Mystifying, confusing and downright odd. Such can Jenson Button’s 2012 campaign be summed up. A mighty win in Australia seemed to indicate he was picking up where he left off in 2011, but things went dramatically wrong in the wake of the raft of updates introduced by Mclaren after the Bahrain Grand Prix. Languishing in the lower ranks in Canada was followed by an embarrassing shunt at Monaco and a string of underwhelming performances. He bounced back for 2nd in Germany at a race he so nearly won, before strategical shortcomings denied him the opportunity of racing teammate Hamilton in Budapest. He came back on song for the Belgian Grand Prix in September with a win just as dominant as any Alonso or Vettel performance, but a mechanical failure in Monza lost him yet another fine result and things tailed off toward the end of the year with his car even failing to make the distance in qualifying for the US Grand Prix. However, he bounced back with an excellent Brazilian Grand Prix victory which bodes well for the future. All things considered, Jenson will be hoping 2013 is considerably more successful.

 

6. Felipe Massa

Given the woeful inadequacy of Felipe’s 2011 campaign, you could be forgiven for thinking this to be the likeable Brazilian’s final season behind the wheel of a prancing horse. Massa’s time did not come though, and he has earned a welcome reprieve for the 2013 season, thanks largely in part to his pleasing return to form in the latter half of the year. Felipe must rue his 2009 Hungarian GP qualifying accident that nearly cost him his life, for it has cast him in the shadow of Fernando Alonso since his return in 2010. Near shambolic in the first half of 2012, Massa turned it around and his emotional drive to 2nd place at Suzuka may well have been the key that saved his ailing career. He should have made the Korean podium at Yeongam but for team-orders, and a succession of healthy points finishes meant he ran Alonso much closer from Japan onwards. The 3rd place finish in Brazil in front of his devoted home fans was an emotionally-charged affair that showed the 2008-spec Felipe really is back. He will never be allowed to beat Alonso in a straight fight, but it would be a heartless observer who doesn’t admit part of them wants the little Brazilian from the slums of Sau Paulo to stand on the top step of the podium once again.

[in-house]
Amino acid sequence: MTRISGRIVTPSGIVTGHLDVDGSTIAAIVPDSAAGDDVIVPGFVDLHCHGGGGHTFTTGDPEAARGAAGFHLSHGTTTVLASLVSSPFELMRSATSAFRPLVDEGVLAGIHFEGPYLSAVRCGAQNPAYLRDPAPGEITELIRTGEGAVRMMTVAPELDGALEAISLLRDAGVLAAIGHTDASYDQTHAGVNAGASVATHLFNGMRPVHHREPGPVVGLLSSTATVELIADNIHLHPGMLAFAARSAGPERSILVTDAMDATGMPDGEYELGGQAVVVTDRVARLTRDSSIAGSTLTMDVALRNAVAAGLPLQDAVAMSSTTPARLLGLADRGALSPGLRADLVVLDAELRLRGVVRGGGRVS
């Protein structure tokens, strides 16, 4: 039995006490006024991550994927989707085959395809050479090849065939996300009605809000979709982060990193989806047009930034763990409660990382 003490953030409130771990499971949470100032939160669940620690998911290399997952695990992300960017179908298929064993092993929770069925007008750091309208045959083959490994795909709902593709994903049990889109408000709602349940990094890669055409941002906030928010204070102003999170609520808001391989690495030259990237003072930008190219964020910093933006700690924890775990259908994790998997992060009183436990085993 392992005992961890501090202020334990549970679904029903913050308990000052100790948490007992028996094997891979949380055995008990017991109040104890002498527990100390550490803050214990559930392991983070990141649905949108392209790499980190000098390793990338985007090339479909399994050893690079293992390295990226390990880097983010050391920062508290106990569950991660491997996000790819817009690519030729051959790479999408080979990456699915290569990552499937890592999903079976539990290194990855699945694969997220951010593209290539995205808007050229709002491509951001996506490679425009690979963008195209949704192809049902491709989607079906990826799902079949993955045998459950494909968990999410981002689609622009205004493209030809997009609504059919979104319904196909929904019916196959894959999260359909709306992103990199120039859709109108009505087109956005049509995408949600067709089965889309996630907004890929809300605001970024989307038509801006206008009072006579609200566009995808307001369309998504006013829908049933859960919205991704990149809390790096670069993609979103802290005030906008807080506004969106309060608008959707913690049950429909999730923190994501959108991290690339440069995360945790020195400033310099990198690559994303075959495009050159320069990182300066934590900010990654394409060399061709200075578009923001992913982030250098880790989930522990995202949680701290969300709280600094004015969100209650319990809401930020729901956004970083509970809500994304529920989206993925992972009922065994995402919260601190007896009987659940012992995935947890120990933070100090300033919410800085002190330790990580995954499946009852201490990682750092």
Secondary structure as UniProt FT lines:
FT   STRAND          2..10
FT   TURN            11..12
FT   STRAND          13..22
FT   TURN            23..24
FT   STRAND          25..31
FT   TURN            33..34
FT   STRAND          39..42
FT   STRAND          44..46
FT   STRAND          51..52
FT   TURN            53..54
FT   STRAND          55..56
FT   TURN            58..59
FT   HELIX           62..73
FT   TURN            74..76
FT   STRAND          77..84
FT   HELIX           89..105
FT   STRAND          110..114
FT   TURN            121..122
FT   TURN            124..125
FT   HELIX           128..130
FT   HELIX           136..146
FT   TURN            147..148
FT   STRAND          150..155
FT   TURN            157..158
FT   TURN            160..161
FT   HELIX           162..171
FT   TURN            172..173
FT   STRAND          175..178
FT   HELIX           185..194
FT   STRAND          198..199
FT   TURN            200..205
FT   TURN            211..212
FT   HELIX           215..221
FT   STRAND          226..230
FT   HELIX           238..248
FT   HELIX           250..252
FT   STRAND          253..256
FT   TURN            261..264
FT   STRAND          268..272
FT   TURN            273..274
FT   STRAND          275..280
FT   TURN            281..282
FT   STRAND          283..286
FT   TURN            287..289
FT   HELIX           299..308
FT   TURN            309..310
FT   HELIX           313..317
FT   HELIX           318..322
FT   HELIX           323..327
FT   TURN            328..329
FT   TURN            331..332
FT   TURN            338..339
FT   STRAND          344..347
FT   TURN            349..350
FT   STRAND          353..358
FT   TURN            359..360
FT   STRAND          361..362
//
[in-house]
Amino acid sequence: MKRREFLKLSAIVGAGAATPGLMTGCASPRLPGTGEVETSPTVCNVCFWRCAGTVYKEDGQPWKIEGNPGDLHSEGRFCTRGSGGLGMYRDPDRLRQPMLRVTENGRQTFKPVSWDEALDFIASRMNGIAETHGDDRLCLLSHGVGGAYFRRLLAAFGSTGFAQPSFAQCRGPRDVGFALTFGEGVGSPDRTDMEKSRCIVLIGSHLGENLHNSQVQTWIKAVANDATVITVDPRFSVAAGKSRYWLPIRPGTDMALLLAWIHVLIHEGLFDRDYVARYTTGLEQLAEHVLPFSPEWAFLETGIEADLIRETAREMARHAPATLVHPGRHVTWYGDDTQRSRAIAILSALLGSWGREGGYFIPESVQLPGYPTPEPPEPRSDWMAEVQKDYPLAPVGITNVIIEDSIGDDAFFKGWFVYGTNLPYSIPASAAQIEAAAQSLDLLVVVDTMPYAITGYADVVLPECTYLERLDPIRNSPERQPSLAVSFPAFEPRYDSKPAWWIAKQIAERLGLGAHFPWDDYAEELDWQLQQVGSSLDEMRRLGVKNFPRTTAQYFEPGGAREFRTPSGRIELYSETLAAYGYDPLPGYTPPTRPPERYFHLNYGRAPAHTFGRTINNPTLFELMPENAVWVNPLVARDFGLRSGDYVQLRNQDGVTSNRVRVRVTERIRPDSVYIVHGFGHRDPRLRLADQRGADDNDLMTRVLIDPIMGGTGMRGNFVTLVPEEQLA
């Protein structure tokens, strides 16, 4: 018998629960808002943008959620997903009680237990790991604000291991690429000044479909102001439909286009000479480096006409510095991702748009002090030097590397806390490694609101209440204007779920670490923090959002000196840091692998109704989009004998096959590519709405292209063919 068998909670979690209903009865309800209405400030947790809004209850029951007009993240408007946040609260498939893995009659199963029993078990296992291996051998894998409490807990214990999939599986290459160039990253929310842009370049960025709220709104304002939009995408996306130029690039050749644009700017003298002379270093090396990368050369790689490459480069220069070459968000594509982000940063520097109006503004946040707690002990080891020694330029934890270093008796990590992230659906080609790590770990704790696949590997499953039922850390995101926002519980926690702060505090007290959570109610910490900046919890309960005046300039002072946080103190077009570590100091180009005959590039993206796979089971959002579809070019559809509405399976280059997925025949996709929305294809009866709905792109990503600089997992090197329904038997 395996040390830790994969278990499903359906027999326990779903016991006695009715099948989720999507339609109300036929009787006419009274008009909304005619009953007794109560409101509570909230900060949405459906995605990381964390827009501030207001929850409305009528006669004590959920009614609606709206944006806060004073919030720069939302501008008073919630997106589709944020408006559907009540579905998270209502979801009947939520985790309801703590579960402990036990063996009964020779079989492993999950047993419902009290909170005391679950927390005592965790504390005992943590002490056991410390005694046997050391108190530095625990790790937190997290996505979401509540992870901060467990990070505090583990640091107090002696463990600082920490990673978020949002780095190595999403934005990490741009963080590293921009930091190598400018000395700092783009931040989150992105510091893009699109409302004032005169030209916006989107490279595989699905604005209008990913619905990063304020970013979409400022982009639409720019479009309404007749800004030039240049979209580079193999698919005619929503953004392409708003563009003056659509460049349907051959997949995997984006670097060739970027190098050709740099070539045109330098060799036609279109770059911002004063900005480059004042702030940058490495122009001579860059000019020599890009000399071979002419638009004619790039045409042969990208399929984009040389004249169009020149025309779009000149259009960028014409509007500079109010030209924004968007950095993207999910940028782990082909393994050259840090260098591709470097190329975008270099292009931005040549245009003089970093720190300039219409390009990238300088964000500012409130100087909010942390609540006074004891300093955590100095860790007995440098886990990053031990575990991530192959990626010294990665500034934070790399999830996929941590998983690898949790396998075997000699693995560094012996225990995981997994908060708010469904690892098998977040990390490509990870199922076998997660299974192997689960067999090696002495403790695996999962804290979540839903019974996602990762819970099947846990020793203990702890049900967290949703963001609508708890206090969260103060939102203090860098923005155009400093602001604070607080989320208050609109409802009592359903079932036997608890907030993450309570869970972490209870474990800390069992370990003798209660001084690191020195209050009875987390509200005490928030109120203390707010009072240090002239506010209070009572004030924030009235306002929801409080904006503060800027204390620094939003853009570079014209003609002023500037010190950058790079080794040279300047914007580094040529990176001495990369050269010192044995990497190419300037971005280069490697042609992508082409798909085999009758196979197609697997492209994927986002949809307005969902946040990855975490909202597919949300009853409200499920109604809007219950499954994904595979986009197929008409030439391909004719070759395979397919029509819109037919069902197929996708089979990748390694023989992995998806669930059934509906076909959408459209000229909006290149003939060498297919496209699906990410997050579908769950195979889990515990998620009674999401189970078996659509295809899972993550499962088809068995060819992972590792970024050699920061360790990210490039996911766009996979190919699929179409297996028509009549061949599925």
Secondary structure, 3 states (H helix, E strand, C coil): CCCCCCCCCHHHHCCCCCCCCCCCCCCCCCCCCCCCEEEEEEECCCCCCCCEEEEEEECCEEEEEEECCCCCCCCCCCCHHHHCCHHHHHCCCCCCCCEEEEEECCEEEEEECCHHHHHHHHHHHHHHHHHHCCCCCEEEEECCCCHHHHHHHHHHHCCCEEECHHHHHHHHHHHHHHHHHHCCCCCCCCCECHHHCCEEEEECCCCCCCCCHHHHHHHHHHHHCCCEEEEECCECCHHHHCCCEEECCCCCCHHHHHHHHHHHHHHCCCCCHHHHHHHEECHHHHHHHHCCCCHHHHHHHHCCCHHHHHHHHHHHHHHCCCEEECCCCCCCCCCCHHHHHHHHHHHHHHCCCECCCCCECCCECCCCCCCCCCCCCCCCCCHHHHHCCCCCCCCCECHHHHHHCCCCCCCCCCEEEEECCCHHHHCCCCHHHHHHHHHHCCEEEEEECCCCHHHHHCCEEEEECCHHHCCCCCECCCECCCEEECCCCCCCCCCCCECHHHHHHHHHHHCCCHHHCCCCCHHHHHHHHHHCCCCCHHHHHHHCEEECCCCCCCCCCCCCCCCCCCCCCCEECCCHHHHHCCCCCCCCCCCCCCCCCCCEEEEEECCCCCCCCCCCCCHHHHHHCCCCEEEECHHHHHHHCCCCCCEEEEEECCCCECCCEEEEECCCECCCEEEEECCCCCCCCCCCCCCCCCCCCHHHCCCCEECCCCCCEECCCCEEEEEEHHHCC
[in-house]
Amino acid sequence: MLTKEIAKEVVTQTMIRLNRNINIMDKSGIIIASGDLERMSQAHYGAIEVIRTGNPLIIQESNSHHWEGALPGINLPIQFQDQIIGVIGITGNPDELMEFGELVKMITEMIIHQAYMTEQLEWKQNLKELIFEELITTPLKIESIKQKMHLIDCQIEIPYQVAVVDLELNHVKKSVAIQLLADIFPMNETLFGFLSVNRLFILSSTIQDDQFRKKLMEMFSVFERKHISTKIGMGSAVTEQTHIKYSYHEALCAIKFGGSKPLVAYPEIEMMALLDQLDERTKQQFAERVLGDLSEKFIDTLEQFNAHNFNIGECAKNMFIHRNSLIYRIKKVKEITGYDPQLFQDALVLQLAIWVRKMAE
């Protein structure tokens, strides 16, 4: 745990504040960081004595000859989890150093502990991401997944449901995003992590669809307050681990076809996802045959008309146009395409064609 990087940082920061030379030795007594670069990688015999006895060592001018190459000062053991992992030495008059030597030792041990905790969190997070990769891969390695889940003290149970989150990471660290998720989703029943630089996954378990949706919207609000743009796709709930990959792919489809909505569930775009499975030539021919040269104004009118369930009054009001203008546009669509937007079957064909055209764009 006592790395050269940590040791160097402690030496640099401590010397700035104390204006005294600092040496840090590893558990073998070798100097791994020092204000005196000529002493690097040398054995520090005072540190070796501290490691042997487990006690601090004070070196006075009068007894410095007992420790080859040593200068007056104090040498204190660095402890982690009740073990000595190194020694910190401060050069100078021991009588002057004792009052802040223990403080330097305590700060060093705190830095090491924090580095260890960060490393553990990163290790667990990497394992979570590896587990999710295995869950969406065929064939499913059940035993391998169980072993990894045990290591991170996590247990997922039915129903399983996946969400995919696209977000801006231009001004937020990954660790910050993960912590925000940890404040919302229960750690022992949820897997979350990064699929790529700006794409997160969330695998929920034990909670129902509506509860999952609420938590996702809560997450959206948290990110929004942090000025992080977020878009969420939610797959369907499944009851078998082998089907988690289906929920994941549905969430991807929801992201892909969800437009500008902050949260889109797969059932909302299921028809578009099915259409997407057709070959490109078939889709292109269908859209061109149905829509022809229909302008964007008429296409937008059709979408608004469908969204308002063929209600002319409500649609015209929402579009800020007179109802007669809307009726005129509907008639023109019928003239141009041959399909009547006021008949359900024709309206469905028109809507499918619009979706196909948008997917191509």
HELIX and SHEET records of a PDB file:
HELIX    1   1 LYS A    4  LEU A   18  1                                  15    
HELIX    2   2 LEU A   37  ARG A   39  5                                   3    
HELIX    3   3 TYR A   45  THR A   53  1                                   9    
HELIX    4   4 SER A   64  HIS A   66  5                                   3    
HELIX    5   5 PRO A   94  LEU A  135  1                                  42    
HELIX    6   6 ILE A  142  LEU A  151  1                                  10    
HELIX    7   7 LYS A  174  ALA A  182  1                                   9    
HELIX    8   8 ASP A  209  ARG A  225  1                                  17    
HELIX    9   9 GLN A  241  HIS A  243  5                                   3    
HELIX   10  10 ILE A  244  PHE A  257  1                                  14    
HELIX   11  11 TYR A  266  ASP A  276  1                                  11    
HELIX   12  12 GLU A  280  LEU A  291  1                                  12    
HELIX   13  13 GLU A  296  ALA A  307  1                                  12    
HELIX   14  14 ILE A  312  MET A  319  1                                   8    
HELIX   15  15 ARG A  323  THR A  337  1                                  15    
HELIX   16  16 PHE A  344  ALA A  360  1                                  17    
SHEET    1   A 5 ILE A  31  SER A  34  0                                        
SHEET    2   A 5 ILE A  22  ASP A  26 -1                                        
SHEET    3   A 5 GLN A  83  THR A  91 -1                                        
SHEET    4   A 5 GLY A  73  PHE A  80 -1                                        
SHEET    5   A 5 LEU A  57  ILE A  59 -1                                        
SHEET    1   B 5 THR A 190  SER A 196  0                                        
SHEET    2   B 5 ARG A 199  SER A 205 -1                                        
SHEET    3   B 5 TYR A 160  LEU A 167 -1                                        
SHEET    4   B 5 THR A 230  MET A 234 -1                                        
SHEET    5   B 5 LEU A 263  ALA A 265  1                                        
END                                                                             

7. Mark Webber